Beware clumsy phraseology. Are you trying to be too clever with your words? Sometimes trying to be philosophical, highbrow or overly literary can backfire. Again, it’s worth saying - keep it simple and don’t over complicate your work.

Do you have a balanced mix of dialogue, narrative, and action? Large, unbroken chucks of description could bore your reader. Conversely, large chunks of dialogue could too, so vary each element for a smoother, more palatable read. Is the dialogue necessary to the story or should it be replaced with narrative? Remember to do away with unnecessary chitchat or mundane waffling.

Is your narrative and dialogue moving the plot along? If it isn’t and you find that you suddenly come to a stop while reading, or the story goes off at a strange tangent, then cut that bit out. Don’t be afraid to cut what isn’t necessary, especially when you really like a passage/scene/paragraph. Be judicious. You can always reuse it in something else. A good writer never throws away any writing because in truth, we can always use it somewhere else and make it better.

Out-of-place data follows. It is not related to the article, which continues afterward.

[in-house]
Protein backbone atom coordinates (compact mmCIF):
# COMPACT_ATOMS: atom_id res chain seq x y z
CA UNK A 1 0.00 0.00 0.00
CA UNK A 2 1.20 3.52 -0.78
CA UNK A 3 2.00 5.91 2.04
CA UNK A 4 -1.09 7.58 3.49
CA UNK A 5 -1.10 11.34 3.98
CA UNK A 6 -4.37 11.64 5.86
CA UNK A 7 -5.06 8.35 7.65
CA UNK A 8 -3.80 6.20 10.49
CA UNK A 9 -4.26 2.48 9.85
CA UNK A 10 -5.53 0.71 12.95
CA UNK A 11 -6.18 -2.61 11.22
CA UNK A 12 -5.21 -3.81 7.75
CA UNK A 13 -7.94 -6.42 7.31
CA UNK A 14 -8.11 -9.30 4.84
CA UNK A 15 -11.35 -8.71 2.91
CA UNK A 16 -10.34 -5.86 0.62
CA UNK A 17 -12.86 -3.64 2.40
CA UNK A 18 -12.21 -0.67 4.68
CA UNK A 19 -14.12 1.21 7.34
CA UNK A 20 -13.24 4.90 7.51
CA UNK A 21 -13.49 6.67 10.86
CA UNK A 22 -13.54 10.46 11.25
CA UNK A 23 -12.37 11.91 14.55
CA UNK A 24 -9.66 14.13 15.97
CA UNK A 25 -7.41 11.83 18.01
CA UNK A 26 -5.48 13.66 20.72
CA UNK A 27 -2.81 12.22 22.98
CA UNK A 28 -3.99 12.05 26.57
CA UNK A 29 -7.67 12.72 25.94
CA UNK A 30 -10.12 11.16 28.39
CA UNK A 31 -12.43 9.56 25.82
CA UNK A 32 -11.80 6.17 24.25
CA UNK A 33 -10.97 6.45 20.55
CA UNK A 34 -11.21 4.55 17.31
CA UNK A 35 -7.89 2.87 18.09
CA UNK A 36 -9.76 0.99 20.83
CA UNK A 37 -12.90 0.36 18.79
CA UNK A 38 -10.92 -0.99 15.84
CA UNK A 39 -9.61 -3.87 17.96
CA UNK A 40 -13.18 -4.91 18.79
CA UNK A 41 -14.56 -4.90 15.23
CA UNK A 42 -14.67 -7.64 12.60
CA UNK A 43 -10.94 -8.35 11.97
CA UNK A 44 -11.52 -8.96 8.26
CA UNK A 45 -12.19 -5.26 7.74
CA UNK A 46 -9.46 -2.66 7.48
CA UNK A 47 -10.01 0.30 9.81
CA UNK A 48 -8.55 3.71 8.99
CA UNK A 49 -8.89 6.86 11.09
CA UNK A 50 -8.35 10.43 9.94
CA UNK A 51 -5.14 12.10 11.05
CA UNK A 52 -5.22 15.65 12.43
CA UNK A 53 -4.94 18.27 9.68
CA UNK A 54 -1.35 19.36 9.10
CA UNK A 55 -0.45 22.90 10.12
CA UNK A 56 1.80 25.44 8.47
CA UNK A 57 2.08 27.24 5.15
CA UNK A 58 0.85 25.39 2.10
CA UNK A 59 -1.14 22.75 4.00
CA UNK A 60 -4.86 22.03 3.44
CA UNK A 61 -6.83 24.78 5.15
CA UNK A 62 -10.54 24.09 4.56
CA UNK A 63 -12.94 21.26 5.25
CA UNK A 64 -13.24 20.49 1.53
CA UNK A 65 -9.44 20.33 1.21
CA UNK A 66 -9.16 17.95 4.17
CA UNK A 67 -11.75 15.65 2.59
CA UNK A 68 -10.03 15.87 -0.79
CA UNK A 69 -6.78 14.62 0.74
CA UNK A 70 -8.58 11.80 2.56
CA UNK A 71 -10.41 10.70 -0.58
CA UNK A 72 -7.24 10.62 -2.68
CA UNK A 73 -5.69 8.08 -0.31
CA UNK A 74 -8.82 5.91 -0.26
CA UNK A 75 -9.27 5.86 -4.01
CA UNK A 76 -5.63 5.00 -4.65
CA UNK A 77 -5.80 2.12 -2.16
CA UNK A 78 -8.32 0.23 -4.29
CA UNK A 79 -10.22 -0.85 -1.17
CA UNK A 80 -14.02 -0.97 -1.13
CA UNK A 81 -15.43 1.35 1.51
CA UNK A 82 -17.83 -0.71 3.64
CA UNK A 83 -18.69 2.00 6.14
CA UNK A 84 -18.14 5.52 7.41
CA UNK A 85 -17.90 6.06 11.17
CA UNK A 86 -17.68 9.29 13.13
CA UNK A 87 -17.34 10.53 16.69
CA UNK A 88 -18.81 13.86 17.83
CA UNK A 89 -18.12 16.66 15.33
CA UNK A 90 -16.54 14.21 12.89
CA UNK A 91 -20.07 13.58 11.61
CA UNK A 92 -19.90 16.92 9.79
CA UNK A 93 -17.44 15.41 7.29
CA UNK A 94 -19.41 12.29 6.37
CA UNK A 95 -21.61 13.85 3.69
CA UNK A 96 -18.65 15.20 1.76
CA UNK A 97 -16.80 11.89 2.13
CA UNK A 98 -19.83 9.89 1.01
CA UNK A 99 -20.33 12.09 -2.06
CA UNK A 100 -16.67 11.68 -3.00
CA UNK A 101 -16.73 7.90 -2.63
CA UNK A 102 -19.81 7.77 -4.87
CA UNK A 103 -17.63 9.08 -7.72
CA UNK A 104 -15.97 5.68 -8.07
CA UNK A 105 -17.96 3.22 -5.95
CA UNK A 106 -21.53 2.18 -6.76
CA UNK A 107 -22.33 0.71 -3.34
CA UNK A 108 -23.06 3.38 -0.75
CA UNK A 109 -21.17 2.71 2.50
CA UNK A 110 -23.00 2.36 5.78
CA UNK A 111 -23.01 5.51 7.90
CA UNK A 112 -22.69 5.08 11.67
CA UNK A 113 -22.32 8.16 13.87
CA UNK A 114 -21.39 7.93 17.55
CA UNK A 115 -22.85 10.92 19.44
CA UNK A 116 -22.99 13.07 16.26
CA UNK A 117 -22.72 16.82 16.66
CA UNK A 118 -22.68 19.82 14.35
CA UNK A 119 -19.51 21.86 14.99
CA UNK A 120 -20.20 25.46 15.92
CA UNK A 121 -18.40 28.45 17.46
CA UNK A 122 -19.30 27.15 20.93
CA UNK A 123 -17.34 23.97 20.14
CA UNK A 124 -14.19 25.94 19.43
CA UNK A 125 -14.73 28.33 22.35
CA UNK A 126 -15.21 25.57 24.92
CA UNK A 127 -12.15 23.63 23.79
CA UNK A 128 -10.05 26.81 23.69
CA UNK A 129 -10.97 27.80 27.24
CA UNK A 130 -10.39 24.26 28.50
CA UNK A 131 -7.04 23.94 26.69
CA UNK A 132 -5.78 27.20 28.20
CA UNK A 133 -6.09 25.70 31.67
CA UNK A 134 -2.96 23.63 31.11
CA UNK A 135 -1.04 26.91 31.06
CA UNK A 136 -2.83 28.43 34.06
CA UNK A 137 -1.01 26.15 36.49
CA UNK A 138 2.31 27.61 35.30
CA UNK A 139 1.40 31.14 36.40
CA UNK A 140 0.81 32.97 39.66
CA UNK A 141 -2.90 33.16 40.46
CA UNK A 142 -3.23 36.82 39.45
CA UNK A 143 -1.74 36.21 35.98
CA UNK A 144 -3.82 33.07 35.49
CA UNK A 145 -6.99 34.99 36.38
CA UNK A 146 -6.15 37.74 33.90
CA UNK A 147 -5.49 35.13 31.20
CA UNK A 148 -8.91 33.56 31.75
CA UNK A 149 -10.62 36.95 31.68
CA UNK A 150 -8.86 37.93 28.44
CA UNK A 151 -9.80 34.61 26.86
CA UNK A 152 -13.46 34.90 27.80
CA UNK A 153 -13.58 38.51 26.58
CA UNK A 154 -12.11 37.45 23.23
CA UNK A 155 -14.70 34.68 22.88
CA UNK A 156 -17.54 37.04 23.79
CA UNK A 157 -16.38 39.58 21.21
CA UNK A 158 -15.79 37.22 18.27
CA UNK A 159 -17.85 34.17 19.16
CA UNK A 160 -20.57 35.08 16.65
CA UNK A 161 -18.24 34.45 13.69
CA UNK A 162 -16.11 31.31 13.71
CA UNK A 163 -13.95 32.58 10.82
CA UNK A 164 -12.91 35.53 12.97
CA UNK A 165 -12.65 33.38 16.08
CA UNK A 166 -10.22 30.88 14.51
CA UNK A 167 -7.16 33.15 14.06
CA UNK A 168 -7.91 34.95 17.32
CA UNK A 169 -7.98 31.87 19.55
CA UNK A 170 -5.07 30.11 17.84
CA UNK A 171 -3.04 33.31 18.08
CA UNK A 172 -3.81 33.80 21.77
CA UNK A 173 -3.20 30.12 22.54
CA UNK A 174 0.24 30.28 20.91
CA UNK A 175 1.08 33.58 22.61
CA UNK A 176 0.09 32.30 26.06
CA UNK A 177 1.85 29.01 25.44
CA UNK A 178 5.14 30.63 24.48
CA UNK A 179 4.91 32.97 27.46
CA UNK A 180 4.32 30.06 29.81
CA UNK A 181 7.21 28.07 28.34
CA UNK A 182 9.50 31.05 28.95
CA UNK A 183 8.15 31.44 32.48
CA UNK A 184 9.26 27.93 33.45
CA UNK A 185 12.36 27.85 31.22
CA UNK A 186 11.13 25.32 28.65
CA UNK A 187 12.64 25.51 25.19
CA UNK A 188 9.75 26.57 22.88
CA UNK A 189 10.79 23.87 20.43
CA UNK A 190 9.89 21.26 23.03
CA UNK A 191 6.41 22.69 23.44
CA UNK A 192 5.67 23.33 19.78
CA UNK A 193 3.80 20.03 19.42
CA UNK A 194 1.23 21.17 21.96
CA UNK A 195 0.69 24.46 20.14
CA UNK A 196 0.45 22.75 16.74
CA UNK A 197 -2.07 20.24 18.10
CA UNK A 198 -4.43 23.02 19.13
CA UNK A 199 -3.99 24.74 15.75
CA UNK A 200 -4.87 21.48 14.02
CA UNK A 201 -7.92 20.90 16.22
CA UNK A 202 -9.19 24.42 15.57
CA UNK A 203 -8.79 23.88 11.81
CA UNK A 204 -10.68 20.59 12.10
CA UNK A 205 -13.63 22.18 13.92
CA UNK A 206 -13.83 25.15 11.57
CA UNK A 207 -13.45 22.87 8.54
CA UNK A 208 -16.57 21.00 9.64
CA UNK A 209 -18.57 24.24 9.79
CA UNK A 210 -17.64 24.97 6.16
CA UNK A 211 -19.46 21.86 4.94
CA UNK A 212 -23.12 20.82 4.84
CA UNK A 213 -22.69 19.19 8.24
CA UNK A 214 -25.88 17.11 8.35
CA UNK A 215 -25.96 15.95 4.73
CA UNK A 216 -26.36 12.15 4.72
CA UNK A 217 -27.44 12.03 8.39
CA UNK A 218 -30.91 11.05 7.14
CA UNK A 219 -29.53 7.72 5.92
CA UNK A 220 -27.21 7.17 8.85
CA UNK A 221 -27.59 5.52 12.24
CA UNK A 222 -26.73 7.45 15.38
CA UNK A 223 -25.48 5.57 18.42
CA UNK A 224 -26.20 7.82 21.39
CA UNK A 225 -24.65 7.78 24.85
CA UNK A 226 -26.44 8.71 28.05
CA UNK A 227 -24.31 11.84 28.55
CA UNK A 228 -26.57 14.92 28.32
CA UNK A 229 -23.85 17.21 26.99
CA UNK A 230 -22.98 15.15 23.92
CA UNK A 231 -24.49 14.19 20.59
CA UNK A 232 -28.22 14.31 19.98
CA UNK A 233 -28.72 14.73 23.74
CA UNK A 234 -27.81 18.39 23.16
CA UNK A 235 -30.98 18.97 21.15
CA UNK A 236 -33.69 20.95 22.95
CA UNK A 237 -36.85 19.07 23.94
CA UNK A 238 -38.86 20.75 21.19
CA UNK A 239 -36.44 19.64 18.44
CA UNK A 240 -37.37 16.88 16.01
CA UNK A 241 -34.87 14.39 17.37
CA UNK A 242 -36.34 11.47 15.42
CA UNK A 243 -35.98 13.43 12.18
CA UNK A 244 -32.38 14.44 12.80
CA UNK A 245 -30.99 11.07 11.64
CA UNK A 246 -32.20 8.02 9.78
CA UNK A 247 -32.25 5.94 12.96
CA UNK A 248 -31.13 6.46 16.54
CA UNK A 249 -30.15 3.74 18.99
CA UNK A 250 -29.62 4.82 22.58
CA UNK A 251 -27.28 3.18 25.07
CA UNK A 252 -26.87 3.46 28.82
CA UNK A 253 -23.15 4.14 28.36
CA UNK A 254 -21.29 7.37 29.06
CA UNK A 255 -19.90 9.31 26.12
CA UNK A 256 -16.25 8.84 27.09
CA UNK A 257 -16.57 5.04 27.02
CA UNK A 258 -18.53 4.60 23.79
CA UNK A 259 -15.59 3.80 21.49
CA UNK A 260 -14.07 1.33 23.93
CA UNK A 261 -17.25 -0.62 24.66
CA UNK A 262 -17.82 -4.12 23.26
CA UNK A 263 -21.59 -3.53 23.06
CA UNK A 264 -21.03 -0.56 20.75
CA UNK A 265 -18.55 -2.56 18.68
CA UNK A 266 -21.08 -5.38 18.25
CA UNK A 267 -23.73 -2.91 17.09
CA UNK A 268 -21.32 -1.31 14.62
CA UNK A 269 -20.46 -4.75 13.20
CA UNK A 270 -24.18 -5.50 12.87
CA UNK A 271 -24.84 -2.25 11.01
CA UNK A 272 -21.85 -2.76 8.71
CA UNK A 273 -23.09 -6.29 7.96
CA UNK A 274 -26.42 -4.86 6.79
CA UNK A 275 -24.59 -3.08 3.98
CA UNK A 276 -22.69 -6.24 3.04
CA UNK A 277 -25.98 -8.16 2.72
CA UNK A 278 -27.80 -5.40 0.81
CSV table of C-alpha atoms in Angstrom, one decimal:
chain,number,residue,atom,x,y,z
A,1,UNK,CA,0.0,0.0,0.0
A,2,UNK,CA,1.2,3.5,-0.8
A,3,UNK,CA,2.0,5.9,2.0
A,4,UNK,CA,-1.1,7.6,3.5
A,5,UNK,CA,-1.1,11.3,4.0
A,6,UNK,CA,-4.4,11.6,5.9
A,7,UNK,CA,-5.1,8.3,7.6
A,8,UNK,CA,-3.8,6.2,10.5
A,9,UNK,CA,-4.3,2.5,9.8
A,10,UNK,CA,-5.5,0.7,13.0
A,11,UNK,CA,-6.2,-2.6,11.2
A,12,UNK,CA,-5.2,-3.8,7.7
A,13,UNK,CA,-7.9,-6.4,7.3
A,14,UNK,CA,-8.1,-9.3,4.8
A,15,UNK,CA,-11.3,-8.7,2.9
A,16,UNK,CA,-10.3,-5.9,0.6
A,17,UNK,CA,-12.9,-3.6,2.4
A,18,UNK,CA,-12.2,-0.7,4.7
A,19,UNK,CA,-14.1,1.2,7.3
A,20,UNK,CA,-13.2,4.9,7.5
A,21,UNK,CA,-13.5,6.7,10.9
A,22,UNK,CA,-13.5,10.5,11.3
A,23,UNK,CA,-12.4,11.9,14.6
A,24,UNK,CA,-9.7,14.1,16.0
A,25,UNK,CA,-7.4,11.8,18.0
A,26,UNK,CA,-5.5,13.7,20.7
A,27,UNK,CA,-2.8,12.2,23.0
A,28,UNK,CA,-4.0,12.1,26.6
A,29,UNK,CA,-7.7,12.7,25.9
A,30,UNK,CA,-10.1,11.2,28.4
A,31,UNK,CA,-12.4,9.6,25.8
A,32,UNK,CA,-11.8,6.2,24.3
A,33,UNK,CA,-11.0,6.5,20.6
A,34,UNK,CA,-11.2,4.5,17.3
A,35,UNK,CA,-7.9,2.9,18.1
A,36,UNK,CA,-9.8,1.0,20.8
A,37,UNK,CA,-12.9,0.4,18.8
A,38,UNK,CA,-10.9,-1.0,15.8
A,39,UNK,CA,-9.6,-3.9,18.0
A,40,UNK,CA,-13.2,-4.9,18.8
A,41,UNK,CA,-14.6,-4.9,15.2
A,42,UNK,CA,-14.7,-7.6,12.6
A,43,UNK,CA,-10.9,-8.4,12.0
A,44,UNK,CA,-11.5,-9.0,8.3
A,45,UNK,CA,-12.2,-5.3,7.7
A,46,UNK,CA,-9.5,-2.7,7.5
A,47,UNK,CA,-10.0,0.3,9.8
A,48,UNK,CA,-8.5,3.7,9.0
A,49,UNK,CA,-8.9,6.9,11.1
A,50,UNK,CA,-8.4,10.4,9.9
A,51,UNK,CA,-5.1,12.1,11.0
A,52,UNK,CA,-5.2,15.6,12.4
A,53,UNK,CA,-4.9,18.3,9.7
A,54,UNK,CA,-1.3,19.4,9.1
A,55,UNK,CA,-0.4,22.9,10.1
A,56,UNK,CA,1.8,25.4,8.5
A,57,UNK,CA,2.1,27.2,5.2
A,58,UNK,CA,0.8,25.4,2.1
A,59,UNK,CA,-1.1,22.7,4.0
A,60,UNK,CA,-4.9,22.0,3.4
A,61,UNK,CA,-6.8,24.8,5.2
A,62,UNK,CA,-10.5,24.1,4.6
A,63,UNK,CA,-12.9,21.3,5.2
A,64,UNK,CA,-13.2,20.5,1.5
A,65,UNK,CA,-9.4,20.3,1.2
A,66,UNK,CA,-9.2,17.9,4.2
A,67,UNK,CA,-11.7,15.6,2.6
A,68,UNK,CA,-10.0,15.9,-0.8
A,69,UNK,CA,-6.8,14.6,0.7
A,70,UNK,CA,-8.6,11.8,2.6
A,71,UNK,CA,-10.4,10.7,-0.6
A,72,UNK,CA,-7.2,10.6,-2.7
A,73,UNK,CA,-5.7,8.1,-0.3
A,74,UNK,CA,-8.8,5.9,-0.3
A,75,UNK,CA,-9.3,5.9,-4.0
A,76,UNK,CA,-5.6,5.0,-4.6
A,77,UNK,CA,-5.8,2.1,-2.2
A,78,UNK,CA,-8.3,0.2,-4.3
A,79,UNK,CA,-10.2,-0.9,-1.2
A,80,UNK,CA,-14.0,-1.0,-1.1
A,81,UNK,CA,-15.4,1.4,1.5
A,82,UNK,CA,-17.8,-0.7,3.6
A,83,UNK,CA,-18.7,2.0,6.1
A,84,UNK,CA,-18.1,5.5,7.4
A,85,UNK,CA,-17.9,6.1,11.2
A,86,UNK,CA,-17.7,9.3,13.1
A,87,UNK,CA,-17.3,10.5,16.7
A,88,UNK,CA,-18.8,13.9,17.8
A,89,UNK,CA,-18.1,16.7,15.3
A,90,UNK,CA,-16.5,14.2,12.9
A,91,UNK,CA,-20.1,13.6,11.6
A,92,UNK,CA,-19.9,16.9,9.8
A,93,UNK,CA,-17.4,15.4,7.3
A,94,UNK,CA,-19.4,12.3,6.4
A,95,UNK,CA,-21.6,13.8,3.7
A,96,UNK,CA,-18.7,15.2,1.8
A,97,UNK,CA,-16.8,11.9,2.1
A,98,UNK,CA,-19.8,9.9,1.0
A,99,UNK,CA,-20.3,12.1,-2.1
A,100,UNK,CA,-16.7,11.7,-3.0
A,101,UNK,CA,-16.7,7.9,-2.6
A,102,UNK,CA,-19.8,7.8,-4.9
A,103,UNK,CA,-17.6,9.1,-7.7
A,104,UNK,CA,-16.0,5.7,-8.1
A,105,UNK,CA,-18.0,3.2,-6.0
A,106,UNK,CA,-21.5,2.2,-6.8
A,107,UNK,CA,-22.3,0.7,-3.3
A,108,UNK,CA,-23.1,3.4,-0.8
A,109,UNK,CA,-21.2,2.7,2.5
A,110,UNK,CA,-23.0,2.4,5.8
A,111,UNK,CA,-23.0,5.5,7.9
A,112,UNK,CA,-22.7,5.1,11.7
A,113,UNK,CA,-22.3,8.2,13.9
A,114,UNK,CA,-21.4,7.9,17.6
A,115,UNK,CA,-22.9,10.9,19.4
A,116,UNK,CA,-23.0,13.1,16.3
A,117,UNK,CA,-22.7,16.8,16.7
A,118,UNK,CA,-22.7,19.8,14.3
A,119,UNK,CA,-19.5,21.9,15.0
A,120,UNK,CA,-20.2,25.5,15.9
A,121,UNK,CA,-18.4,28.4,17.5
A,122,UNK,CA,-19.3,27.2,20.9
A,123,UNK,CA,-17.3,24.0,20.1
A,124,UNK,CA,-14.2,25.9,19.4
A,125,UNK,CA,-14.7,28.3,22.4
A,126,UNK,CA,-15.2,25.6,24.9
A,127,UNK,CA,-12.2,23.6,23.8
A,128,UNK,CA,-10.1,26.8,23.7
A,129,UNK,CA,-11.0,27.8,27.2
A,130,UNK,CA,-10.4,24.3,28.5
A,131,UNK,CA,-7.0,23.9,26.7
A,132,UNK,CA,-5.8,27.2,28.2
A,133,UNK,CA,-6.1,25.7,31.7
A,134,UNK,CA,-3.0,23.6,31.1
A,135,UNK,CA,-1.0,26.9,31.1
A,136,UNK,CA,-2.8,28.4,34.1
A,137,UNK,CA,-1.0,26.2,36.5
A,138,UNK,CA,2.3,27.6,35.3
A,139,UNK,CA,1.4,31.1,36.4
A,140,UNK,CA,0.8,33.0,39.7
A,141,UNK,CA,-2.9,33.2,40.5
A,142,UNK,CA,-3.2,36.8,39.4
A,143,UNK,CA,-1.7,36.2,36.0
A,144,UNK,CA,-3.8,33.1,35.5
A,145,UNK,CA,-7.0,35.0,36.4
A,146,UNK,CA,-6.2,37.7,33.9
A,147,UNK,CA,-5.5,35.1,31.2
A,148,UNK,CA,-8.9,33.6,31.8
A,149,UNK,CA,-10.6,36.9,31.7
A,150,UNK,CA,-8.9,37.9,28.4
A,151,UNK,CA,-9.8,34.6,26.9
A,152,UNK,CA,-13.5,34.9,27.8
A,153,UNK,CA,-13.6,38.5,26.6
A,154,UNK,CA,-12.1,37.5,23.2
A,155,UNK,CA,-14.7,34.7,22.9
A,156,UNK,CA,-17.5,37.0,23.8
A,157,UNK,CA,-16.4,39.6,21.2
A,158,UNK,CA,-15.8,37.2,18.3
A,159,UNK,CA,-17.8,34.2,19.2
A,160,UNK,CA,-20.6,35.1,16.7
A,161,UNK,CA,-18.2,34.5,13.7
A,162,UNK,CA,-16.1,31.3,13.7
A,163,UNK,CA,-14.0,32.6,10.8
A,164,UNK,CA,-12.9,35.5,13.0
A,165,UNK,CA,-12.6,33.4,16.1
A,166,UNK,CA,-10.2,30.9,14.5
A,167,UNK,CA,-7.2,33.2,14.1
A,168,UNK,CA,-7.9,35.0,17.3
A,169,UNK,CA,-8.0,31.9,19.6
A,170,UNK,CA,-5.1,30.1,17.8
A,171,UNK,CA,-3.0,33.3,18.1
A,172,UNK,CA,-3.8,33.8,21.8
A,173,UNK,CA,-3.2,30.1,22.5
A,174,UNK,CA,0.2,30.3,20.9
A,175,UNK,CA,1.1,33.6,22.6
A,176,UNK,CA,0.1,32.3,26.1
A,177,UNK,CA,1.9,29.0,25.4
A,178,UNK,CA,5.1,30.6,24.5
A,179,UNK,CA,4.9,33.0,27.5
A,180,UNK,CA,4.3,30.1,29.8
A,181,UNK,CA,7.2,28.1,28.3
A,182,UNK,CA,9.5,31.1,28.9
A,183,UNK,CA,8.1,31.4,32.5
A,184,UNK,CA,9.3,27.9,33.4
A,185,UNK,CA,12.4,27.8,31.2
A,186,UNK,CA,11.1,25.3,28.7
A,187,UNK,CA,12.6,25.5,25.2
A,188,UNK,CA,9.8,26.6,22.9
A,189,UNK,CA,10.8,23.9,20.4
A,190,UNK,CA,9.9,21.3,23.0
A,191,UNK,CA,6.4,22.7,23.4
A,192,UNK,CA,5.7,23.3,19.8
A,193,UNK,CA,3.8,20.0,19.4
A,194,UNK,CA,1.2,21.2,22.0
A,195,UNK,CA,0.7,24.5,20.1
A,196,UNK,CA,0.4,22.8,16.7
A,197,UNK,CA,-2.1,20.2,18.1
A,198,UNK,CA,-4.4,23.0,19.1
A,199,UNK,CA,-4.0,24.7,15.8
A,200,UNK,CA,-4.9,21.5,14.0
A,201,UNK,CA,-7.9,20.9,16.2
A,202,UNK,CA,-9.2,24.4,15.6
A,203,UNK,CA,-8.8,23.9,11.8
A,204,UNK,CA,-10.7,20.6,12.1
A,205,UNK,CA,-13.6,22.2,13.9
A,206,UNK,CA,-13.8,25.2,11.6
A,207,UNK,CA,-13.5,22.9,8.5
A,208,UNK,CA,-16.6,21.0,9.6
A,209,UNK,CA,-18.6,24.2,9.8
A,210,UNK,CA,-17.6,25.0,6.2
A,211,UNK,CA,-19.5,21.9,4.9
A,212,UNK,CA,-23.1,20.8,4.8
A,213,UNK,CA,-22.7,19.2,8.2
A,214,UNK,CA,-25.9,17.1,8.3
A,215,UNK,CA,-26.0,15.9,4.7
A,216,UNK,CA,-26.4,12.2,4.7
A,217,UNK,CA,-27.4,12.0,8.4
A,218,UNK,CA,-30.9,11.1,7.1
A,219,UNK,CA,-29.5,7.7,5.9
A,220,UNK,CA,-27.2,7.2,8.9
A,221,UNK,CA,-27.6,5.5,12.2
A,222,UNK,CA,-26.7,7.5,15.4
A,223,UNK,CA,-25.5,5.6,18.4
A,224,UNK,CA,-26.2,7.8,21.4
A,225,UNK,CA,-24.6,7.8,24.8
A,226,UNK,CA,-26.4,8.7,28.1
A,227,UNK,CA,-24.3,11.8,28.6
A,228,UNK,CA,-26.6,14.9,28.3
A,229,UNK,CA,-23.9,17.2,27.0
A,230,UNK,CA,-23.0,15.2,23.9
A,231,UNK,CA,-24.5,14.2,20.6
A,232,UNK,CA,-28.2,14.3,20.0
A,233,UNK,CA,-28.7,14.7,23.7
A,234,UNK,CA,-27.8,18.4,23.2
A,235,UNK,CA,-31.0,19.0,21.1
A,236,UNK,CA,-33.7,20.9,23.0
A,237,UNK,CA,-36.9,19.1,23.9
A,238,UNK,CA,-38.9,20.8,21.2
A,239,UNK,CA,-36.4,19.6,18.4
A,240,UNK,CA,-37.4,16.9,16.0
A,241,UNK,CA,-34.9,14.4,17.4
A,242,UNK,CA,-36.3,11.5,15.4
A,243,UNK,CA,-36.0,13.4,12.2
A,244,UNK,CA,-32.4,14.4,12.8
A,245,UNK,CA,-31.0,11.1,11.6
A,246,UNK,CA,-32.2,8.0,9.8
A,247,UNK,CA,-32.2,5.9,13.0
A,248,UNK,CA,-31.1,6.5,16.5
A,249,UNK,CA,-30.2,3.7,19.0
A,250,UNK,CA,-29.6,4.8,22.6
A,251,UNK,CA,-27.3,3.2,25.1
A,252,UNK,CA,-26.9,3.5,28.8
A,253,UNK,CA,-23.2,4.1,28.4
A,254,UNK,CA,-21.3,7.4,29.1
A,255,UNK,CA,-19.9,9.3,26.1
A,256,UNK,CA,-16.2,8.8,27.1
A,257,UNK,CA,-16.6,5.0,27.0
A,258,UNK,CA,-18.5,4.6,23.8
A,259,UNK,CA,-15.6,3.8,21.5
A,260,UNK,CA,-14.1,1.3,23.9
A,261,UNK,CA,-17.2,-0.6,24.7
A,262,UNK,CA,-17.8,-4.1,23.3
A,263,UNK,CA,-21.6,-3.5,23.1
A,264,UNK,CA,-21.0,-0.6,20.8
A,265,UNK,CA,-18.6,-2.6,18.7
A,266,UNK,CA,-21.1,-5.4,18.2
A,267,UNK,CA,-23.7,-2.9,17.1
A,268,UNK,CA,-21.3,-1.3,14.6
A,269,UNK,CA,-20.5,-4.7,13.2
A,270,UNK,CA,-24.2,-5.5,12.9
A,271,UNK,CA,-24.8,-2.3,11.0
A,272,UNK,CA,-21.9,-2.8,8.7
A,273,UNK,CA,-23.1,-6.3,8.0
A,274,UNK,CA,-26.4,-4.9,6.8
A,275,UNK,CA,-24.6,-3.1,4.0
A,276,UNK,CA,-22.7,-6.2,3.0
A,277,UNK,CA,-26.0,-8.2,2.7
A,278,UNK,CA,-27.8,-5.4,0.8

You may also spot where some sections need more description, or ‘padding’.

You should also look out for inconsistencies and plot flaws within your story. This should become apparent as you read through. Some things may not make sense, or might confuse. Does the order of events remain consistent, does it read correctly? If not, there’s a problem which you will need to address.

The ending should reach a natural and satisfying conclusion. If it doesn’t then it could spoil the entire story. Is there a satisfying resolution? Have all the questions been answered? If not, you have to re-write to make sure they are.

Summary checklist for first draft:

• Re-read and don’t rush
• Grammar
• Spelling mistakes
• Punctuation – is it correct, is the dialogue correctly punctuated? Any repetition?
• Sentences
• Whose story is it?
• Correct choice of words – using the right phraseology
• Good balance of narrative, dialogue and action?
• Does narrative and dialogue move the plot forward? Is there too much chitchat, is it boring?
• Inconsistencies with plot
• Satisfying ending?

Next week: Part 2 – Primary editing work, including a detailed look at of conflict, sensory/imagery, exposition, characters, subplots and more.


  1. Thanks for such a thorough description. I use a similar checklist and I also use the AutoCrit Editing Wizard. It finds a lot of problems that I've missed.

  2. Glad to help. It's easy sometimes to miss the big things, let alone the smaller ones too.